“You Should Have Known” by Jean Hanff Korelitz

You Should Have KnownYou Should Have Known, which I picked up at a library sale for a buck, looks like it was marketed as a novel of suspense: “The thriller we’re obsessed with” (Entertainment Weekly) is printed right there on the cover. However, this is by no means a conventional thriller; it’s divided into three parts, and each is quite different.

First, we have Before, which begins as a comedy of manners set in the world of Manhattan’s wealthy elite. Marriage counselor Grace and her husband Jonathan, a pediatric oncologist, have been granted entrée into this privileged world because (a) they inherited their Upper East Side flat and (b) their son Henry was admitted into his super-exclusive private school as a legacy (Grace was a graduate, back before Manhattan was completely overrun by hedge fund managers). Grace has just penned a self-help manual called You Should Have Known: Why Women Fail to Hear What the Men in Their Lives Are Telling Them. “You know how we always tell ourselves, You never know, when someone does something we don’t see coming? We’re shocked that he turns out to be a womanizer, or an embezzler. He’s an addict. He lies about everything,” she tells an interviewer. “We never hold ourselves accountable for what we bring to the deception. We have to learn to be accountable.”

If you suspect by now that Grace is about to receive the mother of all comeuppances, well, you’d be right. No spoilers here, but During, the second part of the book, is by far the juiciest and most fun, as Grace makes one shocking discovery after another about her husband. It’s hard to believe a Harvard-educated therapist could be so completely fooled—naturally, the friends and in-laws who abruptly disappeared from her life Knew All Along that there was something seriously wrong with the outwardly personable doctor—but the second section is still a heck of a page-turner.

The final third, After, is more of a traditional Woman Rebuilds Her Life After Devastating Setback story, where Grace discovers that people who live in small towns are more soulful and less status-obsessed than wealthy Manhattanites. The paperback edition of You Should Have Known is almost 450 pages long and I feel like it could have been cut by 100 pages or so. But largely due to that middle section, I still devoured the book in three days. It’s the perfect summer read if you’re looking for something that’s suspenseful but also deviates a bit from the standard thriller formula.

“The Portable Veblen” by Elizabeth McKenzie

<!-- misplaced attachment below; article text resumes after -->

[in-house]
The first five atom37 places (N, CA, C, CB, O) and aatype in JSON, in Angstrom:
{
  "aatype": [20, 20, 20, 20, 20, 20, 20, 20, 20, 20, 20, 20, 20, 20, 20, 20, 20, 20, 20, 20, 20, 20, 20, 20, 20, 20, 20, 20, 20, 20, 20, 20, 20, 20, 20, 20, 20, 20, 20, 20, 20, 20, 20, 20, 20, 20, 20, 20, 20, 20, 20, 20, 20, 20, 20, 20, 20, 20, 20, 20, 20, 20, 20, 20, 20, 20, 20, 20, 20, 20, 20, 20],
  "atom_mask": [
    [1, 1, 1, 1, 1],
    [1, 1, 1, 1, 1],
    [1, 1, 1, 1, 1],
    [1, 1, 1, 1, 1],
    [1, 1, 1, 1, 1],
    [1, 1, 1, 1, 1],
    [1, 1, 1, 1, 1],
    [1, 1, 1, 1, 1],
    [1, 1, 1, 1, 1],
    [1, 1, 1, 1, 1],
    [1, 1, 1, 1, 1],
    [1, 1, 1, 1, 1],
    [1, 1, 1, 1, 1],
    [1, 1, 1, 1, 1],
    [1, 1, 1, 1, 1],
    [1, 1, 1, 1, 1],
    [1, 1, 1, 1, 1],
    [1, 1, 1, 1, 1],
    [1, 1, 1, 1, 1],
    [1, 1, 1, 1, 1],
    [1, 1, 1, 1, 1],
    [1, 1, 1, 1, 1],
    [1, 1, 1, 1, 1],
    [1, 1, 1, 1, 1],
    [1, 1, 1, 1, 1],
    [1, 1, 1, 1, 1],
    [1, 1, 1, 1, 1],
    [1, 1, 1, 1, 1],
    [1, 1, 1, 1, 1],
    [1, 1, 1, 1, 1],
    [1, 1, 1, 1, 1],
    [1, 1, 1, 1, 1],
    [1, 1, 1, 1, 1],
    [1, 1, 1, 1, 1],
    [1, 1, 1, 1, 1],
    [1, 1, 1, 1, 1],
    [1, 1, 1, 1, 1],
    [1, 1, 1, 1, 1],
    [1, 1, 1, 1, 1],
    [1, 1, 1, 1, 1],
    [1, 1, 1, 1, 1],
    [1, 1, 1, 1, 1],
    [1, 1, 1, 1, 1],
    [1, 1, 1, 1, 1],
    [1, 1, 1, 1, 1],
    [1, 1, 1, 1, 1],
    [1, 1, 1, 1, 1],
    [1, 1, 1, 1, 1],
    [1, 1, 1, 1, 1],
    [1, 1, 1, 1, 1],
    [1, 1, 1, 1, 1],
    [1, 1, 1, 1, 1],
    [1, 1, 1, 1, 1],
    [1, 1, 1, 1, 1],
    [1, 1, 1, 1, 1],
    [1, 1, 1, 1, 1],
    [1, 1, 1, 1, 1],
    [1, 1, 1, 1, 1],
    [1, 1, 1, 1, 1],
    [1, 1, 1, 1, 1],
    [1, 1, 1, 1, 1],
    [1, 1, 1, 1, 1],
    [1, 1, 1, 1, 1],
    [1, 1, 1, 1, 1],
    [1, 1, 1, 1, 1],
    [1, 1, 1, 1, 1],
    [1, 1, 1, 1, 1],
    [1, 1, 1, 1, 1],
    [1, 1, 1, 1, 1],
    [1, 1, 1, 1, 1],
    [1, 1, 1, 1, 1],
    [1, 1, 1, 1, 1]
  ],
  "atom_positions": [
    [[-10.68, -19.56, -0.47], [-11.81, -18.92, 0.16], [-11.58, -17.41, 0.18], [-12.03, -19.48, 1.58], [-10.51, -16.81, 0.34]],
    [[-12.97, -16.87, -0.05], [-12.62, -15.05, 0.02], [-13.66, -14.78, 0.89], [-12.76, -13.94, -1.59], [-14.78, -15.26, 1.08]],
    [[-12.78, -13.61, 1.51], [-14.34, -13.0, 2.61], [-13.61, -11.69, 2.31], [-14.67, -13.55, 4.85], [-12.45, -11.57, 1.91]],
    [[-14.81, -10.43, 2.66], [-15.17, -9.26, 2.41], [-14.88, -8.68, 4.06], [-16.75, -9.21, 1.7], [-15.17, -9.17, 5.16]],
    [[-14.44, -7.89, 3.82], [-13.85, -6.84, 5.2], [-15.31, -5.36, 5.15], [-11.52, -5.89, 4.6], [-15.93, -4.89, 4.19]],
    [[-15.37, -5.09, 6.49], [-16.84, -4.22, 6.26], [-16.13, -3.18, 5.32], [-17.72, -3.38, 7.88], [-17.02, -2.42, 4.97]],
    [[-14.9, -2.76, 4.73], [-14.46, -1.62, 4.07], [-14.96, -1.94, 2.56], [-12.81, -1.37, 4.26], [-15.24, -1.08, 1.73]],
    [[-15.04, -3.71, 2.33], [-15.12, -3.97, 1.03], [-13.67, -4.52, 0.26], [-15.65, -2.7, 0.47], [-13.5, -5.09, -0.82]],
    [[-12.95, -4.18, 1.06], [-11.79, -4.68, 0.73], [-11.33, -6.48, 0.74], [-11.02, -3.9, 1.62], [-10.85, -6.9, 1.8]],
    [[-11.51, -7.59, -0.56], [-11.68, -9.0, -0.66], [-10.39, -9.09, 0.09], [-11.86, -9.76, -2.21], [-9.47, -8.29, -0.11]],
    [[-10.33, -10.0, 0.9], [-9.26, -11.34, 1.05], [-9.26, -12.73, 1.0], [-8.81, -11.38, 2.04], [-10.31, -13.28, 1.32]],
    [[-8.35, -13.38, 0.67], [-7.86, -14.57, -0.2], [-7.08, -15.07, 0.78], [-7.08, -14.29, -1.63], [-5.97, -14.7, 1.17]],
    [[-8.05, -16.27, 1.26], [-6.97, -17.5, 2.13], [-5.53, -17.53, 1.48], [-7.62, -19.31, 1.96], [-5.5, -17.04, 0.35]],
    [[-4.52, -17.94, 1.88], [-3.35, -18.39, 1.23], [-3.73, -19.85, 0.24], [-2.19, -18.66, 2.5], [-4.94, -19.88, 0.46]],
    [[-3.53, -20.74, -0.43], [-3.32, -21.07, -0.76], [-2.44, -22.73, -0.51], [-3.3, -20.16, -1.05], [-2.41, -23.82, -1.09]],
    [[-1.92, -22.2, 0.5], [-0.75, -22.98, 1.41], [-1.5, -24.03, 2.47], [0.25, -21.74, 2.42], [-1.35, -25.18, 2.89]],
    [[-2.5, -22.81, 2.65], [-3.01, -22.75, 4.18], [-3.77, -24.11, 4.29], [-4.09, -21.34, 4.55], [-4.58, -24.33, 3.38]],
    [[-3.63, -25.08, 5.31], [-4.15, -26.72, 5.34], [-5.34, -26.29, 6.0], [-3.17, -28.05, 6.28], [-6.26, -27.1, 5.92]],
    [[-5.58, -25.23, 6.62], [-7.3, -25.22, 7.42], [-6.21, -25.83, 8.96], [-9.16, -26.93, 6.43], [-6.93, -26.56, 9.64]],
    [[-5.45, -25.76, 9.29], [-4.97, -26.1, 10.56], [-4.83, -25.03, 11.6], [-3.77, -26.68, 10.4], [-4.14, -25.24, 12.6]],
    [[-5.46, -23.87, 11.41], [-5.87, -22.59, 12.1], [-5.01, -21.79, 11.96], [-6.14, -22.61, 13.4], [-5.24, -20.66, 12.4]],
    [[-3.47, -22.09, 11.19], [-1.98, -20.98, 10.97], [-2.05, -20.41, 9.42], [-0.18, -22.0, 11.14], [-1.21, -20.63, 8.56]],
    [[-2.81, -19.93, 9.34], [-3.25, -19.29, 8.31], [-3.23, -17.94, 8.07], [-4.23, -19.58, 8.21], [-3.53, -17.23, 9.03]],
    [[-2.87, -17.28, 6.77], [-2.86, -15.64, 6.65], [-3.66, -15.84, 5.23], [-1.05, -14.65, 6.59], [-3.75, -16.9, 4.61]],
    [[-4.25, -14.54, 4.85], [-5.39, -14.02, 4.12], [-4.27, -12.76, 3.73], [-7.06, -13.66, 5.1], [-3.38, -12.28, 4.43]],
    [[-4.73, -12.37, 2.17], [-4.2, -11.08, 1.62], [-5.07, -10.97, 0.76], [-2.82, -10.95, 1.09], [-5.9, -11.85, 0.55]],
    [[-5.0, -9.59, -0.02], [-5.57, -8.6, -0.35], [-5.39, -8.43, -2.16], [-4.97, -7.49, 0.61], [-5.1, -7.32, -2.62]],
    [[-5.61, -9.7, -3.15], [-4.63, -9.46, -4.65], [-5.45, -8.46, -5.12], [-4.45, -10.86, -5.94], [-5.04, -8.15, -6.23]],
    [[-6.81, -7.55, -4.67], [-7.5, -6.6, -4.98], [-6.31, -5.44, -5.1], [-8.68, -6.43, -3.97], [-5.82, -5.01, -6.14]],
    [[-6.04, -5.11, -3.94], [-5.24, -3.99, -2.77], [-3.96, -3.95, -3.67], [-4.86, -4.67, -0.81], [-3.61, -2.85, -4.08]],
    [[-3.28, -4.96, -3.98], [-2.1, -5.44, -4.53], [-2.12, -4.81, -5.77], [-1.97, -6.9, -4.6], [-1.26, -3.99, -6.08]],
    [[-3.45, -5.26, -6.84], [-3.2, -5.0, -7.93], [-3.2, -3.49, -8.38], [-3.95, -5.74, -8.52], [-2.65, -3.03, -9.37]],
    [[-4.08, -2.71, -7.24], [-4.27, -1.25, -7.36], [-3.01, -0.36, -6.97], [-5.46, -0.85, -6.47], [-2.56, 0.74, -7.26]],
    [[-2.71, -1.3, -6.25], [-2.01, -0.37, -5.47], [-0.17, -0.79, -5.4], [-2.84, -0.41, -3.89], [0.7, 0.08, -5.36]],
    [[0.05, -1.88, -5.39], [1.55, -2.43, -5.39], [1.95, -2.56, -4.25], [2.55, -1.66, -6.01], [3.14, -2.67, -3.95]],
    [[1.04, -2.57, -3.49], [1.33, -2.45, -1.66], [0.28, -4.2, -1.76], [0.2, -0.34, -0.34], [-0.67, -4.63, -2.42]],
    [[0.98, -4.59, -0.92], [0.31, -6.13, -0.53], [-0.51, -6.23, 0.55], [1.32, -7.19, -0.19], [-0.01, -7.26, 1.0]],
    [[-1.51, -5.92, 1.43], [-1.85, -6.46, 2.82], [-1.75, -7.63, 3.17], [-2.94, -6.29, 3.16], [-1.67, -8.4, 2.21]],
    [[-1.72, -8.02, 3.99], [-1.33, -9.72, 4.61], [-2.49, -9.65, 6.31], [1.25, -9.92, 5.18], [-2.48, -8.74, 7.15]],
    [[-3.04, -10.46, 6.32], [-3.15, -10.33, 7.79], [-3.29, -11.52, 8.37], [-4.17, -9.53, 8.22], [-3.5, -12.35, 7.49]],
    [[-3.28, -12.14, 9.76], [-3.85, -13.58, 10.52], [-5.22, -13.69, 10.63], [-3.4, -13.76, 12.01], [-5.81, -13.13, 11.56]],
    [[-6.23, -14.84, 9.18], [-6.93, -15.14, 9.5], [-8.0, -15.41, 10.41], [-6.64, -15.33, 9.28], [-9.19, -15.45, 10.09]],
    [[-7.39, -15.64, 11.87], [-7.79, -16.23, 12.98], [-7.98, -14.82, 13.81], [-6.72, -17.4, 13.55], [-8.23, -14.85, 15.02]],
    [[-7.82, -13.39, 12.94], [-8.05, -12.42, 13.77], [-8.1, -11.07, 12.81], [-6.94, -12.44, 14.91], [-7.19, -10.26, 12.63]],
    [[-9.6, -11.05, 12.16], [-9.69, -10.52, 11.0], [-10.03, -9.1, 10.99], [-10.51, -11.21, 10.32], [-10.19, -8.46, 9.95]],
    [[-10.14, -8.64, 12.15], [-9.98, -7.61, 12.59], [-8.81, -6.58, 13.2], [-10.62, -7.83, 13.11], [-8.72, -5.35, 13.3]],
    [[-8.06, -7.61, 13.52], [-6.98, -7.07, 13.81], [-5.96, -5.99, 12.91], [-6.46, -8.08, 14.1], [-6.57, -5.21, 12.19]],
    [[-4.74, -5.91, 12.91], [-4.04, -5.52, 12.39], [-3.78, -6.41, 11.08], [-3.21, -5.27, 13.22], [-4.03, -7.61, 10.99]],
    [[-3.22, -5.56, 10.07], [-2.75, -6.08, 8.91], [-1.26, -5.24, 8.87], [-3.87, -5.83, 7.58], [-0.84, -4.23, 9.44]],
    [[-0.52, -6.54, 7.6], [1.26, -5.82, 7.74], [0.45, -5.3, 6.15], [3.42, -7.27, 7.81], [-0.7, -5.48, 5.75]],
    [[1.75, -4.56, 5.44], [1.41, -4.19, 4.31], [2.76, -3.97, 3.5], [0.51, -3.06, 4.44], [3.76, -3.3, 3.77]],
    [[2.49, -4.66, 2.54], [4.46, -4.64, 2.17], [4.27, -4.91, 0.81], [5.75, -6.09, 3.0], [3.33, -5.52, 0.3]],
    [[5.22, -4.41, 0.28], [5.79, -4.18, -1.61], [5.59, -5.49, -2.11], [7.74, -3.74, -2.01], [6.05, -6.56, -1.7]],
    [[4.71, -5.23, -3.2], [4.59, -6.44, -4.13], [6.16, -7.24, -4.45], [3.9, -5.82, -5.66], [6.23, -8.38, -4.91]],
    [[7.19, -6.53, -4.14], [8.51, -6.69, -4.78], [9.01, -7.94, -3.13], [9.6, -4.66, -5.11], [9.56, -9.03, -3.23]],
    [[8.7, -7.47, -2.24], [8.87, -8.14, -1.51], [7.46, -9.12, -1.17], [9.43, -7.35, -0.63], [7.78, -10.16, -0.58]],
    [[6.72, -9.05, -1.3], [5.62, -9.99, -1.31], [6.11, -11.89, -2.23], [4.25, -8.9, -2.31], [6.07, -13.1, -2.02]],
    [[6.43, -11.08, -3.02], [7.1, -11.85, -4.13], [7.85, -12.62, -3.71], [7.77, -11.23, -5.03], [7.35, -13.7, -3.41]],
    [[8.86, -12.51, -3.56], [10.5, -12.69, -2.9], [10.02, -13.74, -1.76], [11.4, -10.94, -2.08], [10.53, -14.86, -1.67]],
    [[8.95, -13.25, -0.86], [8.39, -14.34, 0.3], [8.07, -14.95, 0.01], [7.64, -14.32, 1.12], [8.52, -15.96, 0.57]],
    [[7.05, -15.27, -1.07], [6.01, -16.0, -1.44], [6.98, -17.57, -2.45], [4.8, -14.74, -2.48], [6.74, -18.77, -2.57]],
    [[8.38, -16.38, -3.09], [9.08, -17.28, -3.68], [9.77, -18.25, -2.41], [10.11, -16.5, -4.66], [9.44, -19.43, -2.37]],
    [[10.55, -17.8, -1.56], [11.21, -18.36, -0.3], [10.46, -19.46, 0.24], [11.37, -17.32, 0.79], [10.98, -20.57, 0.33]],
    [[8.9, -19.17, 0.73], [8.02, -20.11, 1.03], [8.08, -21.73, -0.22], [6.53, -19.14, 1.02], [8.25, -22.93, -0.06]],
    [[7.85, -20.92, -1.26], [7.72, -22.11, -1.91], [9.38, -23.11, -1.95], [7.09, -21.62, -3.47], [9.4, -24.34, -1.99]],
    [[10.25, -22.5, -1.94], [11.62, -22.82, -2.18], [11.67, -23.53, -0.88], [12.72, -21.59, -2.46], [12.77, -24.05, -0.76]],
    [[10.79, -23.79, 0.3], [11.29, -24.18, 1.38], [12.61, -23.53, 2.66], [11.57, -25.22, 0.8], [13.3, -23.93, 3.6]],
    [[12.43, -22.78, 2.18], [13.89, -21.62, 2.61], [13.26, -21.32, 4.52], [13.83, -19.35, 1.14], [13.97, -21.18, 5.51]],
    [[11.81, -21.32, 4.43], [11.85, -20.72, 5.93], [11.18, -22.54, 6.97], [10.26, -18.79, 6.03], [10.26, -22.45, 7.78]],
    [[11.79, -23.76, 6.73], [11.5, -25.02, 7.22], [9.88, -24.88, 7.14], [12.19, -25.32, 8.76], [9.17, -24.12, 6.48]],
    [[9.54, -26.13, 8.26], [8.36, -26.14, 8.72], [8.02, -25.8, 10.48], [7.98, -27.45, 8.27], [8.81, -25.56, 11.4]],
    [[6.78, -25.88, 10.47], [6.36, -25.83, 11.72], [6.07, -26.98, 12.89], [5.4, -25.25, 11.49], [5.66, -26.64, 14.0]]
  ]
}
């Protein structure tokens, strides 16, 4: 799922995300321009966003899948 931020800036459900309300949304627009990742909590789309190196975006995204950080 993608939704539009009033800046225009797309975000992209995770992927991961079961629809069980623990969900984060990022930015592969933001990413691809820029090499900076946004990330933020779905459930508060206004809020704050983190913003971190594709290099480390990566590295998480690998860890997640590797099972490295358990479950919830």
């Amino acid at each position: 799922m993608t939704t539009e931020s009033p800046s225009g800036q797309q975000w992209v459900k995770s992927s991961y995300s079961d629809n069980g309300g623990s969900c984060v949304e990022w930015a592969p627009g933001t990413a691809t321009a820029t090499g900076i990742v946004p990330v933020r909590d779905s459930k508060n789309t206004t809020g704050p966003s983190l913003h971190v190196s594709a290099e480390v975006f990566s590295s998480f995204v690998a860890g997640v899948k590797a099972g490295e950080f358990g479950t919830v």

The Portable VeblenVeblen Amundsen-Hova is an unusual young woman, and not just because she was named after Norwegian-American economist Thorstein Veblen, best known today for coining the phrase “conspicuous consumption” and his still-relevant 1899 treatise The Theory of the Leisure Class. Veblen Amundsen-Hova can communicate with squirrels. Considering Veblen’s dysfunctional childhood—a distant father she barely knew, a mother who is a narcissistic hypochondriac—it makes perfect sense that she would have found solace and friendship with Sciurus griseus.

As the novel opens, Veblen has just accepted a proposal of marriage from her boyfriend Paul, complete with an enormous diamond ring. Paul is a rising star in the field of medical research, studying brain trauma in war veterans. He has recently invented a device to treat battlefield head injuries that has piqued the interest of the Department of Defense as well as Hutmacher Pharmaceuticals, which believes the invention could be worth millions. Veblen, meanwhile, is a temp who earns just enough money to afford a humble rental and spends her spare time translating documents for the Norwegian Diaspora Project. (“Keeping a low overhead was part of her mind-set… She believed it was important to be fairly compensated for your time and work, but that it was also important not to earn a bunch of money just to play a predetermined role in the marketplace.”) Paul assumes that once he hits it big with his device, they’ll move into a suitably grand house and hobnob with his friends: “doctors, architects, financiers.” However, when he introduces Veblen to his crowd, they quickly lose interest in her: “when they found out she wasn’t on a notable career path, they seemed unable to synthesize her into their social tableau, as if Paul had chosen a mail-order bride.”

Elizabeth McKenzie deftly sets up the conflict between conspicuous consumption and the Veblenesque desire to live simply; Veblen even uses a manual typewriter. However, Paul’s status-seeking is ultimately revealed to be a rejection of his hippie parents’ chaotic, rural lifestyle, which we learn about in flashback. Perhaps an even more challenging obstacle to Paul and Veblen’s relationship is the fact that he hates squirrels. “It’s my stated goal to keep pests out of our lives,” he announces as he sets a trap to catch the critters running around Veblen’s attic and keeping him awake at night. Can true love overcome such seemingly intractable obstacles?

The Portable Veblen is so strange and marvelous and delightful—an off-kilter love story as well as a biting satire of the military-industrial complex—and McKenzie portrays her characters with boundless empathy and compassion, even the least-lovable among them, like Veblen’s difficult mother. This is one of the best books I’ve read so far this year.